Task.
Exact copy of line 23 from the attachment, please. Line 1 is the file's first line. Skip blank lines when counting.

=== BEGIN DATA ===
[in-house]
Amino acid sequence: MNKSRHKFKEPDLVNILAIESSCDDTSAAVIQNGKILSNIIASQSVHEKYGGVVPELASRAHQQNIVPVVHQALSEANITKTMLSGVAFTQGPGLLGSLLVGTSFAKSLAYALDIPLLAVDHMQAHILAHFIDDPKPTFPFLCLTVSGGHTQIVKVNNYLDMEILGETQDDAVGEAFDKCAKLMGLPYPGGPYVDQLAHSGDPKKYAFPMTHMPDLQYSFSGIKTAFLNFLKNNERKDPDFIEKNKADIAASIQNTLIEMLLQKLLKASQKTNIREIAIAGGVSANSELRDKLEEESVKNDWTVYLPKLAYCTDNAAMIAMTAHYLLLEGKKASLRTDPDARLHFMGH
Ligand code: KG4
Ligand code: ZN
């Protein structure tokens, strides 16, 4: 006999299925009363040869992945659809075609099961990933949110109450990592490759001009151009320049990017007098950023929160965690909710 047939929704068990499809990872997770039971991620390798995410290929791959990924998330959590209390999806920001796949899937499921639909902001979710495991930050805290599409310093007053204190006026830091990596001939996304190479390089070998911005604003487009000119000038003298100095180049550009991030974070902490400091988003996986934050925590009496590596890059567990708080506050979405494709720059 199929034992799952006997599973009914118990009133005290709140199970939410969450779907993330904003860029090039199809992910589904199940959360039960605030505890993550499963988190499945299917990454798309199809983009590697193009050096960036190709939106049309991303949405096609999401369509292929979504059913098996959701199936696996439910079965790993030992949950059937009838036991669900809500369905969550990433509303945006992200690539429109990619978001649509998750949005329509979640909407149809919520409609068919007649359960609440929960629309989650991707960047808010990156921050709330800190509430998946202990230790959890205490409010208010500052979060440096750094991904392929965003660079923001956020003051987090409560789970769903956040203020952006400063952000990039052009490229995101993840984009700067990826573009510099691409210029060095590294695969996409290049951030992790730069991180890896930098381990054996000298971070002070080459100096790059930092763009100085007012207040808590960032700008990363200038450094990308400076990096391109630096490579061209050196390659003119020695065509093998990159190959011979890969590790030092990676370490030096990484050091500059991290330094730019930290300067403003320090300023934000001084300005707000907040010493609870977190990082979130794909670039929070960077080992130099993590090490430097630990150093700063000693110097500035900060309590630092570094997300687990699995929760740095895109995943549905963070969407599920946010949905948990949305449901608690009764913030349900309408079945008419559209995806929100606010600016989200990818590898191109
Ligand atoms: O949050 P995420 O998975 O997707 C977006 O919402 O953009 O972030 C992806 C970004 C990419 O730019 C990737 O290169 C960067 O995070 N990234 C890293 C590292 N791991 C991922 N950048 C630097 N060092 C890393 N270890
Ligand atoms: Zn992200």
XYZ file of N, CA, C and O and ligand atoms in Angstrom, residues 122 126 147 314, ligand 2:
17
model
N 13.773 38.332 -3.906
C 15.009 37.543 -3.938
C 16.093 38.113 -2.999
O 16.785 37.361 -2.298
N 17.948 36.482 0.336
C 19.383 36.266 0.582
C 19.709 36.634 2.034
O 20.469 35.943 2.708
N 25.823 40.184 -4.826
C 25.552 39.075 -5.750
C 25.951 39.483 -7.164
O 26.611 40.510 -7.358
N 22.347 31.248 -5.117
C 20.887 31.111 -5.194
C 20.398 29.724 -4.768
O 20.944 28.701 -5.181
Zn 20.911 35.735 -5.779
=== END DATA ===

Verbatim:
N 22.347 31.248 -5.117